The day before my best round ever was pretty bad. The quality of contact just wasn't there. Lots of fat and thin shots. When I made solid contact, the ball carved left. Big, high hooks.

I went into damage control mode, and focused on one thing: Keeping the clubface more open on the downswing. I made lots and lots of rehearsals of that move throughout the day, like Tommy Fleetwood does. On the first tee, I felt that same open clubface move—and sailed a high draw ball down the fairway. I hit every fairway that day, and 17 of 18 greens.

The lesson? That the clubface is king in golf, so pay attention to it.

5. Good golf looks boring

Still low on confidence from my terrible practice round, and nursing a new emergency swing thought, I gave myself one task: I was going to aim at the middle of every single green. As far as I was concerned, the pin didn't exist.

The only green I missed that day was on the ninth hole. With the pin tucked to the left side of the green and water left of that, and wind gusting from right-to-left, I aimed for the far right fringe. The wind didn't push it as much as I thought. It was the only chip I had all day, but it was an easy one. I got up-and-down.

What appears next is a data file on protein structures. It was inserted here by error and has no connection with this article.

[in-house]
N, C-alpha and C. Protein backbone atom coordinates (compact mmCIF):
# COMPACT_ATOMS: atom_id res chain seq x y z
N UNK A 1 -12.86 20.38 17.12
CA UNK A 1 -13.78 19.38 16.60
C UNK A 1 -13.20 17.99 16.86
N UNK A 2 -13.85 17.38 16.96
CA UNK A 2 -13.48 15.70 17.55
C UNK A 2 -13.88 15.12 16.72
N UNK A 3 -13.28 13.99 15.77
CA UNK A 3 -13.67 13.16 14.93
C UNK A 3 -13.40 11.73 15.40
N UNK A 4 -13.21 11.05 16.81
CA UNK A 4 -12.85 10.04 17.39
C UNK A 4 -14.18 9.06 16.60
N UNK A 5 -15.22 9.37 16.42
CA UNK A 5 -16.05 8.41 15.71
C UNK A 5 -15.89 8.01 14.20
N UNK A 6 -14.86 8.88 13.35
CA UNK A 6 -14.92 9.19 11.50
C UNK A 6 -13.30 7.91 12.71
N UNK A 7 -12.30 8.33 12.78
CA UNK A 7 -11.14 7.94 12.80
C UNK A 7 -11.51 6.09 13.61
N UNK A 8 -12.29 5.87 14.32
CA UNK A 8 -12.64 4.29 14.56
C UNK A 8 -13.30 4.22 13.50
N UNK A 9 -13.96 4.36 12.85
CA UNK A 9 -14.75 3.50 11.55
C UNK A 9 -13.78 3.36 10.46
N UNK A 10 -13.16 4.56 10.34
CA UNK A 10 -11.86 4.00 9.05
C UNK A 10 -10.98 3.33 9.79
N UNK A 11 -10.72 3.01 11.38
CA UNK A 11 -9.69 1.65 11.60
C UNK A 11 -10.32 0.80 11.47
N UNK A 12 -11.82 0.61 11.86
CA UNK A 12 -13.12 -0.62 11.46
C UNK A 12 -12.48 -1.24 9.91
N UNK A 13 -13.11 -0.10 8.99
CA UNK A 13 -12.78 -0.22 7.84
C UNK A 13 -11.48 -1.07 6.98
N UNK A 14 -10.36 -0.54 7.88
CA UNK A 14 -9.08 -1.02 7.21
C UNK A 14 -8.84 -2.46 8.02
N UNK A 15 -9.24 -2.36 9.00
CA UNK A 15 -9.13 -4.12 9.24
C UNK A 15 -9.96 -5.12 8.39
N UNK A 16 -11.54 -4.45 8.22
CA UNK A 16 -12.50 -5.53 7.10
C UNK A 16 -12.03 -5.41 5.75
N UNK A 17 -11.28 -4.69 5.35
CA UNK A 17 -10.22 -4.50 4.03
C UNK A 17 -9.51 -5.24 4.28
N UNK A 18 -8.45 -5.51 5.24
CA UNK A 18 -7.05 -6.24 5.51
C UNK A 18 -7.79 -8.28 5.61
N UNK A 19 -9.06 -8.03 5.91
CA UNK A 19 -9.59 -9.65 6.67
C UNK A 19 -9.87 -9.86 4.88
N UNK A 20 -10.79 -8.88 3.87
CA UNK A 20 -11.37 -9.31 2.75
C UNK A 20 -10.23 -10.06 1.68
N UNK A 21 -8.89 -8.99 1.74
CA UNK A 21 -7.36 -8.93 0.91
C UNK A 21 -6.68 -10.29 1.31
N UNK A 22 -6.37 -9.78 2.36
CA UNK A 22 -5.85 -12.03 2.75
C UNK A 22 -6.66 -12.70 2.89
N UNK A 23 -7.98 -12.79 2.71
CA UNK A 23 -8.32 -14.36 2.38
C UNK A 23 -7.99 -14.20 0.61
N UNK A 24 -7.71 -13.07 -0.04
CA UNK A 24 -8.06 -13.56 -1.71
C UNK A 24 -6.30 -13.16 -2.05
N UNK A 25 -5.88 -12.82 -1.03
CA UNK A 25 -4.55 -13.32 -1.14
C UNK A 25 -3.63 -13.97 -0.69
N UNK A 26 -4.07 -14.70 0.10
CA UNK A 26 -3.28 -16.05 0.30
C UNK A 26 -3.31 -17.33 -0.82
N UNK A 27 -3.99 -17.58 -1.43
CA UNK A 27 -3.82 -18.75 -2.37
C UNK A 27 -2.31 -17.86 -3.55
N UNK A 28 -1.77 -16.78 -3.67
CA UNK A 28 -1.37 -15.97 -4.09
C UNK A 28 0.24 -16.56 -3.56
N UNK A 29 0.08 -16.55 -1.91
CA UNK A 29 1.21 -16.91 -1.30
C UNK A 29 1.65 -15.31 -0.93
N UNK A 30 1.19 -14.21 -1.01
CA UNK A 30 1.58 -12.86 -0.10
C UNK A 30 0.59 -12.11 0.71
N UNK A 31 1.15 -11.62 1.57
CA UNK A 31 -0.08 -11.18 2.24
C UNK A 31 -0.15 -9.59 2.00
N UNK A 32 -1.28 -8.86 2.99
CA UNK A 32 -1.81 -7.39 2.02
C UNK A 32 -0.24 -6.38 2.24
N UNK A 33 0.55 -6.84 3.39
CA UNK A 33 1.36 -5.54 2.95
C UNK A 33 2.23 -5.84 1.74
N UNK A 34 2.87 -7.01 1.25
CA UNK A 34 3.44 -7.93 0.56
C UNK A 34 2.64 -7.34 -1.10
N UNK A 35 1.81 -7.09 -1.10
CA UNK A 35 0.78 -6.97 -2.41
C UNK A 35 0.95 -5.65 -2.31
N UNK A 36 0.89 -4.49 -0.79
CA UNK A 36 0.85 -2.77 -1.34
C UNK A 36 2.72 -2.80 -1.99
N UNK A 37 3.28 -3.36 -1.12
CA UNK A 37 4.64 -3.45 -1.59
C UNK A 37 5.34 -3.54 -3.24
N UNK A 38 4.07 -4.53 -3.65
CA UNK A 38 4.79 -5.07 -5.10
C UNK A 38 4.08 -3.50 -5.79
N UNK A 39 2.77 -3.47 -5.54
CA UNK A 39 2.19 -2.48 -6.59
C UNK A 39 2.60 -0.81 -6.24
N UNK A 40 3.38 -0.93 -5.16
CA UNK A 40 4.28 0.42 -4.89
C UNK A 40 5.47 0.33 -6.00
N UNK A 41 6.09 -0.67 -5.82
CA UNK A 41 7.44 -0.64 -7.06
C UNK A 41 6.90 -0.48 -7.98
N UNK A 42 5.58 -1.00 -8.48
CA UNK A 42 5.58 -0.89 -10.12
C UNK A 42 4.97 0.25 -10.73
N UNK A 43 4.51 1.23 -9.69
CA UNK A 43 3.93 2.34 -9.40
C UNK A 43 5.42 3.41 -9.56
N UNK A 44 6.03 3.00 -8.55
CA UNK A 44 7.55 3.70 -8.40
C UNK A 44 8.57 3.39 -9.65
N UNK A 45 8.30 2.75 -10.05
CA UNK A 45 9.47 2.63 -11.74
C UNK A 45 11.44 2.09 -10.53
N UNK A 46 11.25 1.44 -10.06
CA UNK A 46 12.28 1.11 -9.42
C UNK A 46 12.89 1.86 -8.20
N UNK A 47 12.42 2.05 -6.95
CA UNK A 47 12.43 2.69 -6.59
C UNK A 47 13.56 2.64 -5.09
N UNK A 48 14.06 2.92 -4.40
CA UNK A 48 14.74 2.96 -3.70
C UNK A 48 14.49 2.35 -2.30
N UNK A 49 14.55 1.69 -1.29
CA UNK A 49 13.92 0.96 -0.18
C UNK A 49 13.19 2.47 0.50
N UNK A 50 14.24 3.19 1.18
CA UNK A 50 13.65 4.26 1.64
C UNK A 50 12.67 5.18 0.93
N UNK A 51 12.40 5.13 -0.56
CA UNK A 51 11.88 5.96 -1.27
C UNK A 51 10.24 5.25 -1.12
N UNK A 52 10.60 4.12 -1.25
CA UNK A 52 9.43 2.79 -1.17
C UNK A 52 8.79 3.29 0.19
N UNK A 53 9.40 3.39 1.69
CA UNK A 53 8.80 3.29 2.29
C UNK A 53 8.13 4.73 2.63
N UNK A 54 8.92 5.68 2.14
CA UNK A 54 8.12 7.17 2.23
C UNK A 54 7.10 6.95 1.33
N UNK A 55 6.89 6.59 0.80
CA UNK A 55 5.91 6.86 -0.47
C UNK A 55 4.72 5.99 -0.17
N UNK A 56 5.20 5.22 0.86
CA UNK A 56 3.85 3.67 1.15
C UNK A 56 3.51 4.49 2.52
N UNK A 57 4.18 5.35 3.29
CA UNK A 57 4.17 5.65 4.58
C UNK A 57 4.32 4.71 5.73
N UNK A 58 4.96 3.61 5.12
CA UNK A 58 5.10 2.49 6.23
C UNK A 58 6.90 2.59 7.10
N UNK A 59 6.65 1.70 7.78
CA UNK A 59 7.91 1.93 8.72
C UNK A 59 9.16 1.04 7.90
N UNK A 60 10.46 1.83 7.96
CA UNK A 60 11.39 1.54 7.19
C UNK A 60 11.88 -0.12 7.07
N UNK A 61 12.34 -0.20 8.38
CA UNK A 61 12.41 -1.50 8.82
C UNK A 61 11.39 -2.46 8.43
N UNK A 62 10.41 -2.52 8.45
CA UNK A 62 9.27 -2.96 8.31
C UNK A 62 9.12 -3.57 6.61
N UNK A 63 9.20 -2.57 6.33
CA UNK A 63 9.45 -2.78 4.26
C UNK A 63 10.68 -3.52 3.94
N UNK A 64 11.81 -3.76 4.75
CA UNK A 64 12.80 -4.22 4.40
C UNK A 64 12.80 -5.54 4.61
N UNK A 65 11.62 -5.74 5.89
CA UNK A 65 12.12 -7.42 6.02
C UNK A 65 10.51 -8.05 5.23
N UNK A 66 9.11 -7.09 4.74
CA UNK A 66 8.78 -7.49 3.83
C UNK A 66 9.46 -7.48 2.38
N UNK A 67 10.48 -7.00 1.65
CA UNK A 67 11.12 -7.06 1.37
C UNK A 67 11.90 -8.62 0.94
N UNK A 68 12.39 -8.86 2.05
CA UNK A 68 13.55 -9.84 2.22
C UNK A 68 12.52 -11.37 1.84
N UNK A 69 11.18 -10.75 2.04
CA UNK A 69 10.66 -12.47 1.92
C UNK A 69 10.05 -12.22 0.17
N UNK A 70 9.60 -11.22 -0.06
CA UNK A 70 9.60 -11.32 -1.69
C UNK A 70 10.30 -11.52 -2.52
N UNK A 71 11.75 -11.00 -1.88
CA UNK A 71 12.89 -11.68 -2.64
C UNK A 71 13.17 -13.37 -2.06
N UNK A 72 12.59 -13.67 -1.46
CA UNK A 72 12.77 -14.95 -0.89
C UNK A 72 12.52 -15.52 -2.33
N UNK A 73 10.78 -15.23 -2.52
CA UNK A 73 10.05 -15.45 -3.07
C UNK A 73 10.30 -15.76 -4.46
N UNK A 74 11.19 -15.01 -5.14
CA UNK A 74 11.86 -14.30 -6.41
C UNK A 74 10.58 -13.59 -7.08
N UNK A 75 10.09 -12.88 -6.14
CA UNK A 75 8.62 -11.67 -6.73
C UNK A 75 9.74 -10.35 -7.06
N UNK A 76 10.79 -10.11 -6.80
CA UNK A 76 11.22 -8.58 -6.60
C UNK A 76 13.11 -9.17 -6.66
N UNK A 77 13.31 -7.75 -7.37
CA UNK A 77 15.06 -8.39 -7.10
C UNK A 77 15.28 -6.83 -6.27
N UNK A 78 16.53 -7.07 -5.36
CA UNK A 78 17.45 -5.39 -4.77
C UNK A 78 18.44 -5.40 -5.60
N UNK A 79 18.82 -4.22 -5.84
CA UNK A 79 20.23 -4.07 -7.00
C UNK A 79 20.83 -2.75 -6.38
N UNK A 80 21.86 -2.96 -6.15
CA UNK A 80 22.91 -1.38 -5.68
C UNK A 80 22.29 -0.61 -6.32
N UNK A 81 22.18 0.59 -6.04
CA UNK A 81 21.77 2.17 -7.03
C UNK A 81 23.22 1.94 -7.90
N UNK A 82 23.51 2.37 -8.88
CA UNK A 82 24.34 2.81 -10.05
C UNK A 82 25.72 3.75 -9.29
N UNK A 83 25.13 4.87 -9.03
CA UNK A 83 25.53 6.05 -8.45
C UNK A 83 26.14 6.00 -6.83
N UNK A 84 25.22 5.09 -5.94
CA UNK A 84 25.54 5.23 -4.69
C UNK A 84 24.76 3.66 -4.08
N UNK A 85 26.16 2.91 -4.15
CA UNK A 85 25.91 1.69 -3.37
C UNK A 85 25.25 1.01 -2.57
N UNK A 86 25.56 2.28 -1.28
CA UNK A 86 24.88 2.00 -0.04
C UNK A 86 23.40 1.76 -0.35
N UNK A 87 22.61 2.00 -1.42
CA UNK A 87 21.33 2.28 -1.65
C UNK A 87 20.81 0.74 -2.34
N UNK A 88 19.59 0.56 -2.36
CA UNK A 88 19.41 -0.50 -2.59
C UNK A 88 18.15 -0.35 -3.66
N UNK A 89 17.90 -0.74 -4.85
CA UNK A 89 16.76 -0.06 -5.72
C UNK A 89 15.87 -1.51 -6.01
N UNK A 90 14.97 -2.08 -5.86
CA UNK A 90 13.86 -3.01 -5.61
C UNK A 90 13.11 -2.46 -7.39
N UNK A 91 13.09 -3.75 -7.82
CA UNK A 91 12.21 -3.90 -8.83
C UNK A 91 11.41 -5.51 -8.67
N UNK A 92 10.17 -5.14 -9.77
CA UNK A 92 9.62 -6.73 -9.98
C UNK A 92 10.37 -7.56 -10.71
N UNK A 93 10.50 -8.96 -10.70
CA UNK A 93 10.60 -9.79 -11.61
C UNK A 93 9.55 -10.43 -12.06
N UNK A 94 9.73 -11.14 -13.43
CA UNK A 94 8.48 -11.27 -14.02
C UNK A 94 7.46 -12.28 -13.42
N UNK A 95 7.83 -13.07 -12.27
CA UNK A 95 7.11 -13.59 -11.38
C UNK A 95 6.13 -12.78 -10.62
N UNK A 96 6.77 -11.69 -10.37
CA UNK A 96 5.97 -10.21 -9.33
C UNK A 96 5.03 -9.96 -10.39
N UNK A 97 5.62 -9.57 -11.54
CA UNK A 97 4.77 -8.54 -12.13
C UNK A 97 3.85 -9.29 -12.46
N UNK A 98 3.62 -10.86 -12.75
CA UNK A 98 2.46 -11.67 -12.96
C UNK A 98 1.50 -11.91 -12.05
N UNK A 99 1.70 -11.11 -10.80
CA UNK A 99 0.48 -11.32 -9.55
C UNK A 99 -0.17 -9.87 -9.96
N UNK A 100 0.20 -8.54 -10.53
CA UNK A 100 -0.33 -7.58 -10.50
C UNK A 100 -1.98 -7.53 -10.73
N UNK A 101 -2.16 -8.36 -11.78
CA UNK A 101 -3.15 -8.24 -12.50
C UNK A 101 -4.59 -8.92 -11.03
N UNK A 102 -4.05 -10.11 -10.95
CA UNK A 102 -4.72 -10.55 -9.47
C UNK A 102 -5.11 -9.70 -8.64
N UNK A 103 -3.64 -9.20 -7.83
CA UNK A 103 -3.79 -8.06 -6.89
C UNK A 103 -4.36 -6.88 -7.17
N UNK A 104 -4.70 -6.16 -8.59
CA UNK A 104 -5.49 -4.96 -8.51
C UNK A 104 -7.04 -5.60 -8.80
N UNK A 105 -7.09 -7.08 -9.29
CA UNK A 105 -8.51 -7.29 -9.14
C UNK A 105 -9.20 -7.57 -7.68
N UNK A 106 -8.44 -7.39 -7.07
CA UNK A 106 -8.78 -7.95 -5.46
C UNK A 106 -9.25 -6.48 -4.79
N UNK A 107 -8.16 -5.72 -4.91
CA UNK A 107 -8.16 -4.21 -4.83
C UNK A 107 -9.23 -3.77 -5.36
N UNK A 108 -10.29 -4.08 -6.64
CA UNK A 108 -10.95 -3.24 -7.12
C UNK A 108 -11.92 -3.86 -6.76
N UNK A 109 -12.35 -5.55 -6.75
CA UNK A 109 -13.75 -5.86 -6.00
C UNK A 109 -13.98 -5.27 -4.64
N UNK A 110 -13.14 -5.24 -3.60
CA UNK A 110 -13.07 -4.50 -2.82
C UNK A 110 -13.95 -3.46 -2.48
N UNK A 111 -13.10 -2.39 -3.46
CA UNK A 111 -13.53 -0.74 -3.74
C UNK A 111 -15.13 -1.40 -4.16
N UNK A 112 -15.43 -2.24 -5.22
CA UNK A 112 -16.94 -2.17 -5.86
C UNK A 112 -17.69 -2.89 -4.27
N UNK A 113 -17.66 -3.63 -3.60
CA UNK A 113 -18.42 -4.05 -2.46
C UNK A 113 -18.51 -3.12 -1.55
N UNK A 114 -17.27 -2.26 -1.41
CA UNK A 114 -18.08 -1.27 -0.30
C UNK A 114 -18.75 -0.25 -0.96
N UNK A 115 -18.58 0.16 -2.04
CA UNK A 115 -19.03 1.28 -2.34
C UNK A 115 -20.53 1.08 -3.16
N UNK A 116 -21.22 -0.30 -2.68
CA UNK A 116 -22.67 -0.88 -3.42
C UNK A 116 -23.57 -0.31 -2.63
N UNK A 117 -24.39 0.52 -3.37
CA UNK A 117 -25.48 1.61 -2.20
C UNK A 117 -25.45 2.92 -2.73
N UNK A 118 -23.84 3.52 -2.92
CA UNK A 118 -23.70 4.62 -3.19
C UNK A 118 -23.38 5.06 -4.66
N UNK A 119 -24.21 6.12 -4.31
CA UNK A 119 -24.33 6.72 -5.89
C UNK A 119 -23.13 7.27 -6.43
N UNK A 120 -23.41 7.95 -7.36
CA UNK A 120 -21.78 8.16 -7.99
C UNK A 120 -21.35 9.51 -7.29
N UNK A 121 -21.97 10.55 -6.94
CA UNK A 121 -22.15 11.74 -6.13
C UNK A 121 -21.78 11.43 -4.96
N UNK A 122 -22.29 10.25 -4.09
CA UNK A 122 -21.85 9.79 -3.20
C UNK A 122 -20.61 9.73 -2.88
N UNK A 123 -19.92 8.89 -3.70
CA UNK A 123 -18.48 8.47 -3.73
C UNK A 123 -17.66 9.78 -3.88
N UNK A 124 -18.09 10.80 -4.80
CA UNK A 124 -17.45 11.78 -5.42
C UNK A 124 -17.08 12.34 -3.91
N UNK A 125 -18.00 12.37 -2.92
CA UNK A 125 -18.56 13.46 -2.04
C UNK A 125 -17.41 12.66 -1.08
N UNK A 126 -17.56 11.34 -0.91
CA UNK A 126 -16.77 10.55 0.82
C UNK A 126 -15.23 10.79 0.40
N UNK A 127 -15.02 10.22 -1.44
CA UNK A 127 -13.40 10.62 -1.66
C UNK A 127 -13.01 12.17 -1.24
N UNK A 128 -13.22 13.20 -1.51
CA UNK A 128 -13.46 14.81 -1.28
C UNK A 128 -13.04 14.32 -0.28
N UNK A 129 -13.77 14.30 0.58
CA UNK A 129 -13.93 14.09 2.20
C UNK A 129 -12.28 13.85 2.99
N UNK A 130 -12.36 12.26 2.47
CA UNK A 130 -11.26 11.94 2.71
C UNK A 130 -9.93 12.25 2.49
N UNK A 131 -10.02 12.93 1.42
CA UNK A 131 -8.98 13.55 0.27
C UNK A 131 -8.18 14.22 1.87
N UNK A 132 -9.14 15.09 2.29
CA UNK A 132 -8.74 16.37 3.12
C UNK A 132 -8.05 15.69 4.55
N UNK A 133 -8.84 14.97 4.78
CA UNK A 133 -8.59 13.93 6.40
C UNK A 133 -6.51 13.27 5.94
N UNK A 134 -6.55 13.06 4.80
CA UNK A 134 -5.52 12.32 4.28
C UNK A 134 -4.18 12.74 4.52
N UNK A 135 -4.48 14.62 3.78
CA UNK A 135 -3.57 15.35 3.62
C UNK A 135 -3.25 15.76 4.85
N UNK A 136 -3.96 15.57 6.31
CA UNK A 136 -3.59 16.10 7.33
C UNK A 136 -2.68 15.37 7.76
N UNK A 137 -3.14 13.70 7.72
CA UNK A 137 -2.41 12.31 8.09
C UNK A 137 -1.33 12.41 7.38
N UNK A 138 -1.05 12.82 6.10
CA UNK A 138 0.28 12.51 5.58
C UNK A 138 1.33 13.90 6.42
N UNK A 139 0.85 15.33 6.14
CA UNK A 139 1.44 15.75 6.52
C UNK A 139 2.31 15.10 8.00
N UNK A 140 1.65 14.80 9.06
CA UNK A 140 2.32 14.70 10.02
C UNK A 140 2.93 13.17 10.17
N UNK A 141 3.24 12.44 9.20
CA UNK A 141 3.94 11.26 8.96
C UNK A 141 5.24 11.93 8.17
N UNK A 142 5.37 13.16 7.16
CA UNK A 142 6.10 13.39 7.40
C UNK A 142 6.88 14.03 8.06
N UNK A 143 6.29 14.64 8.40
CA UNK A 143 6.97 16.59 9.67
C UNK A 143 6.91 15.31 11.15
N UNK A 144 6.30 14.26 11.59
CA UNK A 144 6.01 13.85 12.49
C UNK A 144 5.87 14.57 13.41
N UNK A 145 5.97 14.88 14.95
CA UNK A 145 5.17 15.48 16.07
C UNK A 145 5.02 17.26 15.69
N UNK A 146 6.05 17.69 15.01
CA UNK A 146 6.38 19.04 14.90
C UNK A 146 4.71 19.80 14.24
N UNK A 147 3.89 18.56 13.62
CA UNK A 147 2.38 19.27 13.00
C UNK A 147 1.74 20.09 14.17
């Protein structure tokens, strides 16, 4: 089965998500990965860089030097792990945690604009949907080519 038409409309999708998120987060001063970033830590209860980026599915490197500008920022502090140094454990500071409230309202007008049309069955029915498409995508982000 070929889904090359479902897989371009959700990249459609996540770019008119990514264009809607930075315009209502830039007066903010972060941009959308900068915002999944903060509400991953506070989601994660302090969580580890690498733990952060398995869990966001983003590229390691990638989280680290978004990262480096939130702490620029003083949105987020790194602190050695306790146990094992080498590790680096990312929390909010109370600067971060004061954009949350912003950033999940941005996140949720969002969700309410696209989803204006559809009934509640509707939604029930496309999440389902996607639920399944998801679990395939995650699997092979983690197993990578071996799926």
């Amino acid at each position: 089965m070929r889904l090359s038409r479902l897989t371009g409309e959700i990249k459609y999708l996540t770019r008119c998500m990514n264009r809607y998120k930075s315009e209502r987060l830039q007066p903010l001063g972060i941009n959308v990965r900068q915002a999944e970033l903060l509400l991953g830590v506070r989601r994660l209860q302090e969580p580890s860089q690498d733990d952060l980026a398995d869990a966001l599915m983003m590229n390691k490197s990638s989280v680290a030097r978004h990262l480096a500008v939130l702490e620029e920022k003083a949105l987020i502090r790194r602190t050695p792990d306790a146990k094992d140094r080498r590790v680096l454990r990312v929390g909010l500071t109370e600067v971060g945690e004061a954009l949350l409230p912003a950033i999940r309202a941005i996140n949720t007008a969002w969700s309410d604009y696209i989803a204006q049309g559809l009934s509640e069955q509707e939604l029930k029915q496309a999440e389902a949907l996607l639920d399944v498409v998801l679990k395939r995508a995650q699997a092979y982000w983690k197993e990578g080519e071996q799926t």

Often, golfers think their best rounds will look heroic. Truthfully, they're actually kind of boring. Lots of drives in play. Lots of safe shots into greens. Not many three putts. That's the formula for your best golf.

6. Nobody else cares as much as you do

Obviously, I was nervous as the round started to unfold. Then I looked at my playing partners and realized the total indifference on their faces. They simply didn't care. They didn't care how I was playing, or that I was nervous. They didn't care how much this meant to me.

Playing a good round of golf is like talking to your friends about your fantasy football team. Nobody else actually cares. Your best round may be a big deal to you, but in the whole scheme of things, it's not that important. It's just another day playing a silly game. Keep it in perspective.

7. Look failure in the face

Just as Dumbledore told Harry Potter: "Fear of a name only increases fear of the thing itself."

The 18th hole at Colleton River's Nicklaus course is scary. Water all down the left, and it was windy that day. I was one under at the time and obviously didn't want to hit it in the water. But for me, before a meaningful shot that I'm nervous to hit, I've always found it best to just be honest with myself.

Yes, I could hit this drive into the water. Sometimes I miss the ball to the right. Sometimes I miss the ball left. Sometimes I hit drives perfectly straight. I can't predict or control when any of those things are going to happen. So let's just see what happens.

Pretending that water doesn't exist is like trying not to think of a pink elephant. You can't actually do it. Acknowledging the possibility of failure just makes me feel at ease.

And it did that day. I hit a drive down the left side, hit a 7-iron onto the green, and two putted for par.